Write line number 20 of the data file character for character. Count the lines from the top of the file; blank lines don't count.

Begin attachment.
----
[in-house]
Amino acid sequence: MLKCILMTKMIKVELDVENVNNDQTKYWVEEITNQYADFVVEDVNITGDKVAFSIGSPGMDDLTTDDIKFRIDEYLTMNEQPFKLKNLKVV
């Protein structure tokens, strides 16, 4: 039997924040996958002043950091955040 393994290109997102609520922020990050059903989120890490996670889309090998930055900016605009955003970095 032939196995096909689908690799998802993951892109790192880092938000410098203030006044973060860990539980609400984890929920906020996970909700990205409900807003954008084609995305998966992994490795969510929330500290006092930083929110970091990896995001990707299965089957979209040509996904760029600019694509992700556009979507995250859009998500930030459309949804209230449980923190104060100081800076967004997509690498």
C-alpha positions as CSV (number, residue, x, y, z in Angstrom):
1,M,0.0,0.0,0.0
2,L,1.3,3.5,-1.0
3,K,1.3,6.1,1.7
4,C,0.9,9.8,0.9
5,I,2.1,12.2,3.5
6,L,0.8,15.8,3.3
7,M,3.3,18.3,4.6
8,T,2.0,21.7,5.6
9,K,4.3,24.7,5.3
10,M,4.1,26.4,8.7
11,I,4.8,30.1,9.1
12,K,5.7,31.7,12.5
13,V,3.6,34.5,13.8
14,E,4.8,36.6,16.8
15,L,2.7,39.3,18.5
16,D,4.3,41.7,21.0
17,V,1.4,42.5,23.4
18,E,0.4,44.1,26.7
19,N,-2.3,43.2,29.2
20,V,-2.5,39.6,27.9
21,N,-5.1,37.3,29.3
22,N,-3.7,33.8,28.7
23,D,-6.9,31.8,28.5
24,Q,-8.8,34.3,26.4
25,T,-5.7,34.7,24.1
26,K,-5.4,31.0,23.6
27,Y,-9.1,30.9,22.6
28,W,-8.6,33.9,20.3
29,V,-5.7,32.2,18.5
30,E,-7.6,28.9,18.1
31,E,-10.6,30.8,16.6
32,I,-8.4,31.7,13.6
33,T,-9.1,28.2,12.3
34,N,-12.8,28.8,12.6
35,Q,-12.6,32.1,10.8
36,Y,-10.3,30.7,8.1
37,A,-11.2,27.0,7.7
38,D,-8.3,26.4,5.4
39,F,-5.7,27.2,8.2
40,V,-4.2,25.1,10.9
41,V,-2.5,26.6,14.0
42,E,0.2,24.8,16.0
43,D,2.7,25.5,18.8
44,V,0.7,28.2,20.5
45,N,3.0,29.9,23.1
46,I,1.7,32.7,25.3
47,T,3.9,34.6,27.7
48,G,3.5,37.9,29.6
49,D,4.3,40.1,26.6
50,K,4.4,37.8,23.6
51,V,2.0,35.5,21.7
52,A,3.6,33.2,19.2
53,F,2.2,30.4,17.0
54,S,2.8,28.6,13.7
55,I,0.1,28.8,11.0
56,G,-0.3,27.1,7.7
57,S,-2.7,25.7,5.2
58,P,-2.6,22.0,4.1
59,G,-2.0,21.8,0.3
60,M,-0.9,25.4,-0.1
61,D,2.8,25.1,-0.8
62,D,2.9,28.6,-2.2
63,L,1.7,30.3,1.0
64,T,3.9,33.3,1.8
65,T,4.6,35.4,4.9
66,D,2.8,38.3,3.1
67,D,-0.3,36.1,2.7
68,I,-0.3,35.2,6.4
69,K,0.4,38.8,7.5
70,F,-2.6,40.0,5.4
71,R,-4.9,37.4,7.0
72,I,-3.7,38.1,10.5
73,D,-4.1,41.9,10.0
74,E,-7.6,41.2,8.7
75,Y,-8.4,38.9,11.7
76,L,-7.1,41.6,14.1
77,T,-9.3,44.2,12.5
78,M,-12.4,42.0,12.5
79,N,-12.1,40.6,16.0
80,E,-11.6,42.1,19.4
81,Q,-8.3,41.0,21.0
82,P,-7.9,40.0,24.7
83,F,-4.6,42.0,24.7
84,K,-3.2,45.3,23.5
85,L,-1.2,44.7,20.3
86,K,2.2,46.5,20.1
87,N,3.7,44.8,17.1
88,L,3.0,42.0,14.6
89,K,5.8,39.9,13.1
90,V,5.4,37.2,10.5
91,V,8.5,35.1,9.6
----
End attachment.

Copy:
16,D,4.3,41.7,21.0